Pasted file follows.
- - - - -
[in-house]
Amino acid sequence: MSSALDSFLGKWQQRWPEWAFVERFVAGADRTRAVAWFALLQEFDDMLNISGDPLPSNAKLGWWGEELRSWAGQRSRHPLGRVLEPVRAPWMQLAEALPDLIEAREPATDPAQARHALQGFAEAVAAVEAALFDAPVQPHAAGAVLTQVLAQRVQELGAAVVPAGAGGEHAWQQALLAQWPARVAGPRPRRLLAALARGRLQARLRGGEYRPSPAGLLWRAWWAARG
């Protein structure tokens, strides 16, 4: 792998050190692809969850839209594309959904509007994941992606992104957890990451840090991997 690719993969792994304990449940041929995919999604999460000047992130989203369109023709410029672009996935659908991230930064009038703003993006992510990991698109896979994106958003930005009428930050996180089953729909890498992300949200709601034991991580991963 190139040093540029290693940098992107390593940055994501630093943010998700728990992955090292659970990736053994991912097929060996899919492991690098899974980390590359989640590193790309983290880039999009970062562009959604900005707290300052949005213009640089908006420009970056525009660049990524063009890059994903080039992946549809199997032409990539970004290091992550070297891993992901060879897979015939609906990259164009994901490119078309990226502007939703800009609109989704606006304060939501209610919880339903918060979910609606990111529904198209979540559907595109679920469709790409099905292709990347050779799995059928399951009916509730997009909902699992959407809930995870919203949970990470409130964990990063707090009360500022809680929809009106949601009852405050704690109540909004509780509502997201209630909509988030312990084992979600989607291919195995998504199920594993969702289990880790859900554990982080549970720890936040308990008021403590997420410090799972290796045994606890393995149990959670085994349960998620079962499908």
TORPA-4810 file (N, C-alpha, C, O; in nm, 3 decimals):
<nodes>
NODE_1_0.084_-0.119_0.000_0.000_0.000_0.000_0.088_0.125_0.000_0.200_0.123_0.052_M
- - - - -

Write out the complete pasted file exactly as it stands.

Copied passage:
[in-house]
Amino acid sequence: MSSALDSFLGKWQQRWPEWAFVERFVAGADRTRAVAWFALLQEFDDMLNISGDPLPSNAKLGWWGEELRSWAGQRSRHPLGRVLEPVRAPWMQLAEALPDLIEAREPATDPAQARHALQGFAEAVAAVEAALFDAPVQPHAAGAVLTQVLAQRVQELGAAVVPAGAGGEHAWQQALLAQWPARVAGPRPRRLLAALARGRLQARLRGGEYRPSPAGLLWRAWWAARG
């Protein structure tokens, strides 16, 4: 792998050190692809969850839209594309959904509007994941992606992104957890990451840090991997 690719993969792994304990449940041929995919999604999460000047992130989203369109023709410029672009996935659908991230930064009038703003993006992510990991698109896979994106958003930005009428930050996180089953729909890498992300949200709601034991991580991963 190139040093540029290693940098992107390593940055994501630093943010998700728990992955090292659970990736053994991912097929060996899919492991690098899974980390590359989640590193790309983290880039999009970062562009959604900005707290300052949005213009640089908006420009970056525009660049990524063009890059994903080039992946549809199997032409990539970004290091992550070297891993992901060879897979015939609906990259164009994901490119078309990226502007939703800009609109989704606006304060939501209610919880339903918060979910609606990111529904198209979540559907595109679920469709790409099905292709990347050779799995059928399951009916509730997009909902699992959407809930995870919203949970990470409130964990990063707090009360500022809680929809009106949601009852405050704690109540909004509780509502997201209630909509988030312990084992979600989607291919195995998504199920594993969702289990880790859900554990982080549970720890936040308990008021403590997420410090799972290796045994606890393995149990959670085994349960998620079962499908």
TORPA-4810 file (N, C-alpha, C, O; in nm, 3 decimals):
<nodes>
NODE_1_0.084_-0.119_0.000_0.000_0.000_0.000_0.088_0.125_0.000_0.200_0.123_0.052_M